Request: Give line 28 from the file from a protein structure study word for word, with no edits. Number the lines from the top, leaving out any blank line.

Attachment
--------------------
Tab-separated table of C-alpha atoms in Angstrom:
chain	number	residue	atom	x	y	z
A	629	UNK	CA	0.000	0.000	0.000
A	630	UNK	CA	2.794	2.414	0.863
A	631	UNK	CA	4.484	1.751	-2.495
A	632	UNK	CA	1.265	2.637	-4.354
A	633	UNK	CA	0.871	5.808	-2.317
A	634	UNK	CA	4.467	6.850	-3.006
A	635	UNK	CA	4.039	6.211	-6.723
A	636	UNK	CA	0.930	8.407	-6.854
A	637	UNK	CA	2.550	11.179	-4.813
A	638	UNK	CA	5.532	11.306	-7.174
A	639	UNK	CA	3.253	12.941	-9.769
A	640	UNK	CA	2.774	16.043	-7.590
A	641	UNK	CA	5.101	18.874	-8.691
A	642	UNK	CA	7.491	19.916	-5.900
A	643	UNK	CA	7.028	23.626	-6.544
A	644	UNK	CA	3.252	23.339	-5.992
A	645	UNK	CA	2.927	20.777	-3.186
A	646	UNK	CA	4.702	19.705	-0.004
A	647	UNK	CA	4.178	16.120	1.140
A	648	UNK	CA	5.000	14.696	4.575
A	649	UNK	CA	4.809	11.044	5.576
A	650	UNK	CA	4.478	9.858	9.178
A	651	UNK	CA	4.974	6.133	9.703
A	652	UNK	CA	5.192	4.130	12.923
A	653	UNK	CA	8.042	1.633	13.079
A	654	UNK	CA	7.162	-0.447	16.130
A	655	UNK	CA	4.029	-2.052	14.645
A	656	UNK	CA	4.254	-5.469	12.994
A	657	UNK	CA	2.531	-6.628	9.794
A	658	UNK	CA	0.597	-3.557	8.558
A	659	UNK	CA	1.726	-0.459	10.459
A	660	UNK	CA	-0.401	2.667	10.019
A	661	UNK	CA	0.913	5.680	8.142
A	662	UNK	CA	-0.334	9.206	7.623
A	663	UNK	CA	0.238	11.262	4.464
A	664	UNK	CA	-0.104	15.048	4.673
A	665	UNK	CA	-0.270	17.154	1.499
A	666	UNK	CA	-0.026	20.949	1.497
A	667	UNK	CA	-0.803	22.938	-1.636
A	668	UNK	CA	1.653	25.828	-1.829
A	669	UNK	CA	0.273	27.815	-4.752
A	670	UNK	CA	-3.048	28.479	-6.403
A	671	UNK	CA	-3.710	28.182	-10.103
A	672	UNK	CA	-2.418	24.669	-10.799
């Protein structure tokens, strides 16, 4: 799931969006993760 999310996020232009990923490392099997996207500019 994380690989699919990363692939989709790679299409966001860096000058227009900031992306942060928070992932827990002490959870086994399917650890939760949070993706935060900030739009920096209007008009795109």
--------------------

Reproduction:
A	654	UNK	CA	7.162	-0.447	16.130